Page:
If the good is not quite as wonderful as we remember, is not everything better than it feels?

Unsteady

I plan on complaining right now. Go figure, right?

So, for those who don’t know (and none of you do), I have an absolutely shitty relationship with my mom. I suppose that there have been a couple pretty big mistakes I’ve made that lended to this, but all in all I’m not honestly that bad of a kid, in comparison to some of the crap people I know do. I mean, I spend 80% of my free time writing. There’s not much trouble to get into just writing all the time (unless you’re somebody like E. L. James, who I am most certainly not).

And, seriously, I’m fifteen. I’m supposed to make stupid mistakes and fall in love and ignore authority and figure out who the hell I am as an individual.

There’s a lot done in my house that severely undermines my ability to figure that out. First of all, the laptop I’m working right now is sitting in my kitchen. In my kitchen. You try enjoying some (occasionally naughty) fanfiction while you’re sitting in your goddamn kitchen with your parents and two siblings walking past constantly. Second, my mom has some spy software on the computer that gives her access to everything I do online. I don’t know the extent of what she can and cannot see, but let me just point out that she’s made an account on almost every single website I’m on just to keep up with what I’m doing. Third, I’m not allowed to go anywhere. It takes a million years of begging and pleading to do anything, and even then I often have to pull out of whatever the plans were at the last minute. I haven’t gone anywhere with friends, just me and friends, since January. I haven’t had a sleepover since December of 2012. Fourth, I have no privacy. My parents come into my room at all hours of the night and occasionally decide to ransack my belongings. These are seriously a few grains of salt to the dozens of other examples I could give.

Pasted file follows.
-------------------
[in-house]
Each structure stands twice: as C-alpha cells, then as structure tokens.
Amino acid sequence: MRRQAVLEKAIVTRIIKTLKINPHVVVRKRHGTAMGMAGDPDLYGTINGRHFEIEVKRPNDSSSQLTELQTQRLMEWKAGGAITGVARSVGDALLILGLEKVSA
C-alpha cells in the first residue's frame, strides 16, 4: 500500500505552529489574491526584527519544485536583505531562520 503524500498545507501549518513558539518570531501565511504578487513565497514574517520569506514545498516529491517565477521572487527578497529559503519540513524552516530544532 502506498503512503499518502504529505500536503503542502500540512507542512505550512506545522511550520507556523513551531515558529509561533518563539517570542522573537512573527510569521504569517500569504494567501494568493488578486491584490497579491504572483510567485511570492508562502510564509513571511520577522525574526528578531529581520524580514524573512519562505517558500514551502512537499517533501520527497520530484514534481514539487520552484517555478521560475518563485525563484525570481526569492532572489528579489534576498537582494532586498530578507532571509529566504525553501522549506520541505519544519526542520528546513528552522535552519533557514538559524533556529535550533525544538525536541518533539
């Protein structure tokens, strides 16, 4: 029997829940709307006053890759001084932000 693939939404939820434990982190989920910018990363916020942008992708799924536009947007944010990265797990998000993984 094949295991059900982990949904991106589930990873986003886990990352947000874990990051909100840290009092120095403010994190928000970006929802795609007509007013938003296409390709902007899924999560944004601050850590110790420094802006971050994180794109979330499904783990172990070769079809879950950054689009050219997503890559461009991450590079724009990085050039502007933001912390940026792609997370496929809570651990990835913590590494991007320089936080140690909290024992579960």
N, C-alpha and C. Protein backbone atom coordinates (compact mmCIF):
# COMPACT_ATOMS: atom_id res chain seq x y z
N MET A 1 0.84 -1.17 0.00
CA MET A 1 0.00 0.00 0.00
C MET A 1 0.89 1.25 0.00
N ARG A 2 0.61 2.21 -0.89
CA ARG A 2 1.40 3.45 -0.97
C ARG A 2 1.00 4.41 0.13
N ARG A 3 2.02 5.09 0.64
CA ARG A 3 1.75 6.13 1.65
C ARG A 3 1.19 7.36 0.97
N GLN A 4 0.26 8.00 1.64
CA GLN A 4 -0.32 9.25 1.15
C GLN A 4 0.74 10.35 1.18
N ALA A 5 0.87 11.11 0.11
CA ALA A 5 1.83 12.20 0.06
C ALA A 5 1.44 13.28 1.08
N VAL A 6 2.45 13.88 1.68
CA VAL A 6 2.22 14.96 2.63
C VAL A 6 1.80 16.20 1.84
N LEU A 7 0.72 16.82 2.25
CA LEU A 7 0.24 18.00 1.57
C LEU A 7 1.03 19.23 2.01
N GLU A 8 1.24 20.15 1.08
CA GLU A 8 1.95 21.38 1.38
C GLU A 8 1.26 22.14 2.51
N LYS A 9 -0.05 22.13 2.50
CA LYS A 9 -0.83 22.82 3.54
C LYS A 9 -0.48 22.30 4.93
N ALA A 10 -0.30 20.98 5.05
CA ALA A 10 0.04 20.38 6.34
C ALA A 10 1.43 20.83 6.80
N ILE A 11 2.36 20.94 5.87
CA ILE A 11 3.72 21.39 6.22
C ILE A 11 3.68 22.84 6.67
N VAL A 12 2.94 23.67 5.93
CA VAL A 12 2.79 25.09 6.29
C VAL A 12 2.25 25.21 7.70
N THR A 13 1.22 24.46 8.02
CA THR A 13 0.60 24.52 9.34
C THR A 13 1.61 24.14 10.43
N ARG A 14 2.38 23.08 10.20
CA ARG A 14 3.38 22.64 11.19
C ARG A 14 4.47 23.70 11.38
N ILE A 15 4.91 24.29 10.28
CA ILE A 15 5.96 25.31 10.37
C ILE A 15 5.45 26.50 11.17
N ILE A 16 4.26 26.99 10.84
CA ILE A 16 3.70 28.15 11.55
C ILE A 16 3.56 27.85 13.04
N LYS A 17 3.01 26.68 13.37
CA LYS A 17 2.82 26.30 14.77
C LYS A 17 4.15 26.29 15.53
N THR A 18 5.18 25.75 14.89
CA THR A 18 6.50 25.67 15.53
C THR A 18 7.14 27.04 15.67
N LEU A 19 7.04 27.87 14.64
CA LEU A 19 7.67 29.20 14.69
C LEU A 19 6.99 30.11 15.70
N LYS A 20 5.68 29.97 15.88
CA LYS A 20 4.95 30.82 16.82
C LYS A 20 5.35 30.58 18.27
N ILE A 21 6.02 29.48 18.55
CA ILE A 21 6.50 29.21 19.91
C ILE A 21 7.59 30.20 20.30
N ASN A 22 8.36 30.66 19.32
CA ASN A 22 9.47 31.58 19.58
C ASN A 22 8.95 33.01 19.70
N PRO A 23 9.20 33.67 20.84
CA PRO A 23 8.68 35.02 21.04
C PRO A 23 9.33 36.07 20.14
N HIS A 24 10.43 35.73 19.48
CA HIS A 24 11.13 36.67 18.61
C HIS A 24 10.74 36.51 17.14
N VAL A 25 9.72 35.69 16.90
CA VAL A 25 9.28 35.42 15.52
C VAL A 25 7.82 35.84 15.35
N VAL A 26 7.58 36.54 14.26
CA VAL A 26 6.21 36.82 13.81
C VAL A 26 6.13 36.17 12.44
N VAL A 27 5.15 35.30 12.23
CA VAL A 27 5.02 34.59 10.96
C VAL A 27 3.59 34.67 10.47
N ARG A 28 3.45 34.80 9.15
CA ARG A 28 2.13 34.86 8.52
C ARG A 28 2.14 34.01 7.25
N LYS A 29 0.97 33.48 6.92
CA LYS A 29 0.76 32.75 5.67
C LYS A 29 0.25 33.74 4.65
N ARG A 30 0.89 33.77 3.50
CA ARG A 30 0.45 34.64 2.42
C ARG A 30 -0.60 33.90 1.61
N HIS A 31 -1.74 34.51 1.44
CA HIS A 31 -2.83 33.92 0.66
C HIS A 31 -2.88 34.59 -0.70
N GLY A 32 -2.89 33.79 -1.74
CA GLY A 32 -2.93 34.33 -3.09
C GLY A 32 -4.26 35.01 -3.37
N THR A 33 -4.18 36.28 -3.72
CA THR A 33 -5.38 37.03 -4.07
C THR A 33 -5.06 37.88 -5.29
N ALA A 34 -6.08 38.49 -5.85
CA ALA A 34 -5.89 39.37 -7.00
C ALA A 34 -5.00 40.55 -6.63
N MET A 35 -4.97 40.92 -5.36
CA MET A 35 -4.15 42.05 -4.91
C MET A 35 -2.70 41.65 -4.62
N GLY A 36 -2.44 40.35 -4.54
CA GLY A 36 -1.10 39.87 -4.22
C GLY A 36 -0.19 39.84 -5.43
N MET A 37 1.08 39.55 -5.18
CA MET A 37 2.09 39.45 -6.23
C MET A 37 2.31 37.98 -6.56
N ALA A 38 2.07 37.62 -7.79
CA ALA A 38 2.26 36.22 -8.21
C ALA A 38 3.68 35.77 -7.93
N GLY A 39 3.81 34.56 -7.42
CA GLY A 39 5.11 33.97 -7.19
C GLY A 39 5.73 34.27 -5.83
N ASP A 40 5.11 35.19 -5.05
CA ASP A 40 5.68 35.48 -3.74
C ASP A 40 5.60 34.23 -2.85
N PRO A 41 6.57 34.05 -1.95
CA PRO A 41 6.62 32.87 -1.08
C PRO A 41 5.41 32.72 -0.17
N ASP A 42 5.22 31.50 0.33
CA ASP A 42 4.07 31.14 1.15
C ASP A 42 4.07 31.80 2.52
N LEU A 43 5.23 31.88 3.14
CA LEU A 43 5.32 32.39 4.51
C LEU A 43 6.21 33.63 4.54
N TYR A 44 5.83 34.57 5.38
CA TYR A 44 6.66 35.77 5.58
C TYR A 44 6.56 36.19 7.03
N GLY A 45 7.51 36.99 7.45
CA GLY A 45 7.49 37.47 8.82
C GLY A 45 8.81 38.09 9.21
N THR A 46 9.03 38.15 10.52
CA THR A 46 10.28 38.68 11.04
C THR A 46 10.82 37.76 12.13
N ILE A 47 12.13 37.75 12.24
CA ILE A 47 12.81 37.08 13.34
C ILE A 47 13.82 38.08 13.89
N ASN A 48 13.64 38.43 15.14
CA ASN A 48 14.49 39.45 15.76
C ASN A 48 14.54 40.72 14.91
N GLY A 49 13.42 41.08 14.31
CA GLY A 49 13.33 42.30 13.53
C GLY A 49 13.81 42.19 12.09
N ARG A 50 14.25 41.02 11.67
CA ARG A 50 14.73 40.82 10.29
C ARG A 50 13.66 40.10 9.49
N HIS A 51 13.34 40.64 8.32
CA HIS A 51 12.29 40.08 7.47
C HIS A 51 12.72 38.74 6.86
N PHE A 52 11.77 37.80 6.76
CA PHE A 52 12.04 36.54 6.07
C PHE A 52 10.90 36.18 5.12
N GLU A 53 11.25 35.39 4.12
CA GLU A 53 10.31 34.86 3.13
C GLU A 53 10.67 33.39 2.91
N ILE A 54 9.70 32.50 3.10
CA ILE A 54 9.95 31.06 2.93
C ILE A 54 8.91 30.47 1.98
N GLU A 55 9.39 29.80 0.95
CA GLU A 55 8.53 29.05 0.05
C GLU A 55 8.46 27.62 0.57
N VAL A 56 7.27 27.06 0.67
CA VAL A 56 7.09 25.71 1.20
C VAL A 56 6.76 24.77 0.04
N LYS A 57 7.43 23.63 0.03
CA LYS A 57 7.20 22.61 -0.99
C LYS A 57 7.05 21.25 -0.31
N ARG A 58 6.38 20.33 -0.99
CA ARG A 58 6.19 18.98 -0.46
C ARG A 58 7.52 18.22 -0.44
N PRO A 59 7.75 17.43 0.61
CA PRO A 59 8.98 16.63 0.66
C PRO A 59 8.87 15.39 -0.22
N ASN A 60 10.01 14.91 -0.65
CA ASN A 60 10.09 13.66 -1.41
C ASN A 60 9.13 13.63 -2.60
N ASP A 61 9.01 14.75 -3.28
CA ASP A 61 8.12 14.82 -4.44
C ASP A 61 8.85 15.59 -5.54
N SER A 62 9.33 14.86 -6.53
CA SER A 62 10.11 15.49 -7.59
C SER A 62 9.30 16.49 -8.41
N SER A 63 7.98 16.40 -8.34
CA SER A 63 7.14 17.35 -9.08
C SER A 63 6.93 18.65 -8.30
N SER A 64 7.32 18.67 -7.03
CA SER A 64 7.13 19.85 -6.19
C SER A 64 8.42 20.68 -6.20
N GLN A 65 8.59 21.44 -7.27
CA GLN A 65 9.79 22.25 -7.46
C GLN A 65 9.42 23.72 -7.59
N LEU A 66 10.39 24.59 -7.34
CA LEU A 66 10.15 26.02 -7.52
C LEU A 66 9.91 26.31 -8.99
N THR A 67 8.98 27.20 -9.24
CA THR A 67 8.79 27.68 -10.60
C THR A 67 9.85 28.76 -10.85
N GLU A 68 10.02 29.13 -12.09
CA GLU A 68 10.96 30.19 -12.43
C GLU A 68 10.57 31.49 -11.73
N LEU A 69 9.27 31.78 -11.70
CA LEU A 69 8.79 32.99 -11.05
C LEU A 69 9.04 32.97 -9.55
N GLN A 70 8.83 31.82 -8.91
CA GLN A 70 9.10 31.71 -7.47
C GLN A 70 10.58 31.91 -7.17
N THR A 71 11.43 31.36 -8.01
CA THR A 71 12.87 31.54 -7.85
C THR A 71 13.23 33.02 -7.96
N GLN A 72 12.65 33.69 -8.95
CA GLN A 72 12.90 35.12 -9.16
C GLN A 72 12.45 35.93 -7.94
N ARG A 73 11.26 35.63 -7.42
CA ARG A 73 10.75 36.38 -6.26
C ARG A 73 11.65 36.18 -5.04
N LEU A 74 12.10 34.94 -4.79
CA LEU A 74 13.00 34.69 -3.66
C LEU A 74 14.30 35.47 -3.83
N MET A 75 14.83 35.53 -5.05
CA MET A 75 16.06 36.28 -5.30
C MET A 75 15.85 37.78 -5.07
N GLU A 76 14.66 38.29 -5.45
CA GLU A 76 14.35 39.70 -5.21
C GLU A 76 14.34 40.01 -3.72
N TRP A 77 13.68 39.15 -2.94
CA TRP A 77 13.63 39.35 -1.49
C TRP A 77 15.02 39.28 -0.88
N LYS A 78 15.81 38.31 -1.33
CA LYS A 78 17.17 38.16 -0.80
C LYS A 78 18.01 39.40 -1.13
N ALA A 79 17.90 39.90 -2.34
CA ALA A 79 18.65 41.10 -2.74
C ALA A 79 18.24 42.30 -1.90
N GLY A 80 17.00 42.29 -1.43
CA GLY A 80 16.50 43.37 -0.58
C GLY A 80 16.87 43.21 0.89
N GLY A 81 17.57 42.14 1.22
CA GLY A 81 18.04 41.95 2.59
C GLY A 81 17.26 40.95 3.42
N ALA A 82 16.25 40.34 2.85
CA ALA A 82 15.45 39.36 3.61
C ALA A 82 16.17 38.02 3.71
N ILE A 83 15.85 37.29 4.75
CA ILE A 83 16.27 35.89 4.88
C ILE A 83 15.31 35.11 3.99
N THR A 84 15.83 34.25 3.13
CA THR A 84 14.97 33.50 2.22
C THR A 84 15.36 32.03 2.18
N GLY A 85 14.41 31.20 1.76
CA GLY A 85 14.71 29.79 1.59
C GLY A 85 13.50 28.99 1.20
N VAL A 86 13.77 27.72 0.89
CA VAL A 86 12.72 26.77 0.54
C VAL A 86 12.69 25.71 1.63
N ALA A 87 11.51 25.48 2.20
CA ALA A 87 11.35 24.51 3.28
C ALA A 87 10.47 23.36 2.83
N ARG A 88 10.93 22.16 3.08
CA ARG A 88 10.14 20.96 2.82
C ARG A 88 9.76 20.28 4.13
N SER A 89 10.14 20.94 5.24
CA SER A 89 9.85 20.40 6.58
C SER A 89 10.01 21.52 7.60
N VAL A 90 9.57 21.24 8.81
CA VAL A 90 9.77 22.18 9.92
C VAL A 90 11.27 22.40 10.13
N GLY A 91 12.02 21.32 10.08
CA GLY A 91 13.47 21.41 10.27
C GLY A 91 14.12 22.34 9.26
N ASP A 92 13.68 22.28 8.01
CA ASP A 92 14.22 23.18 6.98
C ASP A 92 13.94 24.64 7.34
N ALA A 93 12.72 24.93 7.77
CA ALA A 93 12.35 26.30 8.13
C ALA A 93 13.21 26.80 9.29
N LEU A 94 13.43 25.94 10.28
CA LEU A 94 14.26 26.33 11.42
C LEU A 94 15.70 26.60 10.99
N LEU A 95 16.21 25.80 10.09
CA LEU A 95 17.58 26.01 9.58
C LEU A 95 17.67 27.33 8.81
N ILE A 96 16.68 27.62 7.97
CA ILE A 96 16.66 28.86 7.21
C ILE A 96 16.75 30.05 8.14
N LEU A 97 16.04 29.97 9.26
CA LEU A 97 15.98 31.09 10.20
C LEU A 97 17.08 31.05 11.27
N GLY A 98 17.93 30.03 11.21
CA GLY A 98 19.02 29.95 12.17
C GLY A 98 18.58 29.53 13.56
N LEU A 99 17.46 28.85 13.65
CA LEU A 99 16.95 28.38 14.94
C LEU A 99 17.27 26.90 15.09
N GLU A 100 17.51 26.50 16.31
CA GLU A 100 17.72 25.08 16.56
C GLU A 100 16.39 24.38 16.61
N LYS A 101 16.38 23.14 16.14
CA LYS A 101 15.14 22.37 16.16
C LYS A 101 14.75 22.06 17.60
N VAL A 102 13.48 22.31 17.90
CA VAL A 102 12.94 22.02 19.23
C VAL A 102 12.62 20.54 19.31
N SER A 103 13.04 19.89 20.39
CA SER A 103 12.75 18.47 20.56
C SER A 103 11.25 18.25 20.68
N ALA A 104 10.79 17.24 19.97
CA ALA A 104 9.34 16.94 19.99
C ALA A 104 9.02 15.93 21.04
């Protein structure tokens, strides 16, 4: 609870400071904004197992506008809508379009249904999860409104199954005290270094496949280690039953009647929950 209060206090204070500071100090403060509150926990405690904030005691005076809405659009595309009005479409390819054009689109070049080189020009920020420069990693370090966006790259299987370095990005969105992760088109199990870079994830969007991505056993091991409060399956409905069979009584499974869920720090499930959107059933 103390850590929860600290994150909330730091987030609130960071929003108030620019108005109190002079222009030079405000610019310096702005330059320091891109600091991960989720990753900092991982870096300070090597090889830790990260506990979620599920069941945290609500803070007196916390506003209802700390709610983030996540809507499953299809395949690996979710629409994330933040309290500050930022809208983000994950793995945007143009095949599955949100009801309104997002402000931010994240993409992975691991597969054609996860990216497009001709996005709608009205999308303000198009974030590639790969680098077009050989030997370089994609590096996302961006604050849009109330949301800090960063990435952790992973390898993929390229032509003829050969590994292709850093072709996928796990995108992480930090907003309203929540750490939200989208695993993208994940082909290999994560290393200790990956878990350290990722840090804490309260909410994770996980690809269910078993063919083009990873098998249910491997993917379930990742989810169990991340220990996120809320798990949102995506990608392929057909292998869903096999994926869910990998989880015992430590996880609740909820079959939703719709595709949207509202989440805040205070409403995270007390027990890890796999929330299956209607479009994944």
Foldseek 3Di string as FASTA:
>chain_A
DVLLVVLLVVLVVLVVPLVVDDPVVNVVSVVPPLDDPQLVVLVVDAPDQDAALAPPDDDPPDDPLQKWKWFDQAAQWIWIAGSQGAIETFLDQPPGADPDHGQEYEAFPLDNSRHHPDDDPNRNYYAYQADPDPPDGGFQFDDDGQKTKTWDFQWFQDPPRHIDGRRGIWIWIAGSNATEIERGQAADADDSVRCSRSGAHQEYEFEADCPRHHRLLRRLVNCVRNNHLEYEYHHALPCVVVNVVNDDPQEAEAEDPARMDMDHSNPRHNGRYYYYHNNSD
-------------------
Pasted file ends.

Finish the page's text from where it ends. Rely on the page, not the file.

But I seriously think I’ve reached the end of my rope.

I’ve known for a while that Mom gets a notification whenever I text or get a text. She uses it to make sure I’m not texting during school, which I guess I sort of understand but at the same time, if my teachers don’t care then I personally don’t think she should, either.

However, it has recently come to my attention that Mom also has the ability to read every. single. one. of my text messages.

Of course, my first thought was an enormous Oh. Fuck. My second thought was a garbled mess. My third: Garrett’s going to panic.

See, I’m a teenager. I like to flirt with my boyfriend and complain to my best friends and discuss sex and tattoos and moving out and college and I curse. A lot. More than all that, though, I like to have a little bit of fucking privacy.

I’m not perfect. Nor have I ever pretended to be. But this… this crosses a line. When my thoughts and my emotions can’t be private, I’m ready to fuck over everything and just leave.

Back to My Roots

This was written for Writing 201: Poetry

Cracked sidewalk,

Running beside overgrown bushes

That moan under the weight

Of immense unknown blossoms.

It leads me to my own home,

Where he waits alone

Under the stone archway.

His hipbone protrudes;

I can see it through his shirt,

Which I’m sure he’s sprayed

With his sweet cologne.

I can almost hear his deep groan,

Muttered into my ear as I attone

For having flown away from our safe zone.